Written by: Courtney Connley | Source CNBC.com
Salary negotiations can be nerve-wracking due to the anxiety and fear that often comes with asking for more money at work. But for women, particularly women of color, failing to negotiate your salary can have long-term consequences on how much you earn throughout your career.
Today, the average woman who works full time, year-round earns 82 cents for every dollar earned by men. For many women of color, this pay gap is even larger, with Black women earning 63 cents for every dollar earned by white men, and Native American women and Latinas earning 60 cents and 55 cents, respectively, for every dollar earned by white men.
This wage gap, which has only closed by 3 cents over the last 30 years for Black women, according to the National Women’s Law Center, means that Black women must work until Aug. 3 in 2021 to reach the same pay white men earned in 2020. Over the course of a 40-year career, Black women stand to lose a staggering $964,400 due to this wage gap, with Native American women and Latinas losing even more, reports NWLC.
Certainly bias and discrimination contribute to this disparity, according to reports. But, there are also things that individuals can do to help increase their pay.
For Black Women’s Equal Pay Day, CNBC Make It spoke to six Black women career coaches about their best advice for negotiating your salary at work and their top tips for countering a lowball offer if you receive one.
Sherry Sims, Founder of Black Career Women’s Network
What you should know before negotiating your salary
First thing is do your research because there are certain things you should consider when talking about salary. One is how large is the company because that will sometimes determine the pay range. Also, what is the median pay for your market because the same job in Chicago might not pay the same if you’re in a small town in Texas. Then, also look at the experience and education requirements for the position to see if they are putting more weight on one over the other because that can also be a determining factor.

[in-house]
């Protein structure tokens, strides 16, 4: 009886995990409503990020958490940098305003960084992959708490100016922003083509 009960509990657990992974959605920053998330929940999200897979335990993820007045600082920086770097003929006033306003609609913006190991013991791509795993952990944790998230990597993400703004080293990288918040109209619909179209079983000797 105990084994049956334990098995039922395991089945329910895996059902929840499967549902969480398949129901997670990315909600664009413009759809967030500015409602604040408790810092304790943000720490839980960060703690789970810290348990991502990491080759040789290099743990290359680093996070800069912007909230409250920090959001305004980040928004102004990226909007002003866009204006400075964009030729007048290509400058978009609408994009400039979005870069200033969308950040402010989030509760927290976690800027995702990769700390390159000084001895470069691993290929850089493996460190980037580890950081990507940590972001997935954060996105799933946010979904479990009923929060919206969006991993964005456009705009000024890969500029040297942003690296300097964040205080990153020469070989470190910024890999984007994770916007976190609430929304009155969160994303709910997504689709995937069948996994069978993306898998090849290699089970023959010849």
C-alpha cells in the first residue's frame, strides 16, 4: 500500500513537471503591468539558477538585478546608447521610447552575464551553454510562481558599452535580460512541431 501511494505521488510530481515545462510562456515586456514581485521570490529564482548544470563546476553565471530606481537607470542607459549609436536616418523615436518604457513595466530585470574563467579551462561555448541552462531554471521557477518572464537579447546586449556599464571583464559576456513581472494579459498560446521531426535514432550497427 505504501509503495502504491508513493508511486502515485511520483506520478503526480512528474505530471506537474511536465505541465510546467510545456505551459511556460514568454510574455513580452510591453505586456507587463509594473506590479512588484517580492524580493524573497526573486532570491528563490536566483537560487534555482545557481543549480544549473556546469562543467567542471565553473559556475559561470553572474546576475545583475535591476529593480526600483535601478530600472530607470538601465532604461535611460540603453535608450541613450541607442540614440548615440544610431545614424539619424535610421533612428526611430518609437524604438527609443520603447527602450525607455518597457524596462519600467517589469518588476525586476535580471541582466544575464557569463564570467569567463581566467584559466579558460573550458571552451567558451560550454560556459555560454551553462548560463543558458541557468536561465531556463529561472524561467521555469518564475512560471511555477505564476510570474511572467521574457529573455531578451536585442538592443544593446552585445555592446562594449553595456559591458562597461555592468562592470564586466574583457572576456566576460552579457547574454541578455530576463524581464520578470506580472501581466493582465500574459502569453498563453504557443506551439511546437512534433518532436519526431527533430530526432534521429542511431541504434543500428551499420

Then, once you do your research, you want to look at what it is you need in terms of pay and make sure that you are asking for your worth and that it is within reason. So, just do your homework first to be prepared and then also educate yourself because a lot of women don’t know that it is illegal in the majority of states for an employer to ask about your salary history.
Jacqueline Twillie, Founder of ZeroGap
Resources for finding your industry’s market rate
One of the big things that I see really hurting a lot of Black women is they’ll base their salary expectations off of maybe their monthly expenses or what a peer is making instead of directly getting the market rate. And when folks are getting the market rate their next mistake is that they are only getting the online data from maybe Glassdoor or Salary.com. They are great places to start, but we don’t know how old that data is and we don’t know who submitted that data so it’s important to fact check. I like the Blind app and the Fishbowl app as a place to get real time information if you don’t have folks in your network who can give you some solid data points on the market rate.
What to do if you get an offer below market rate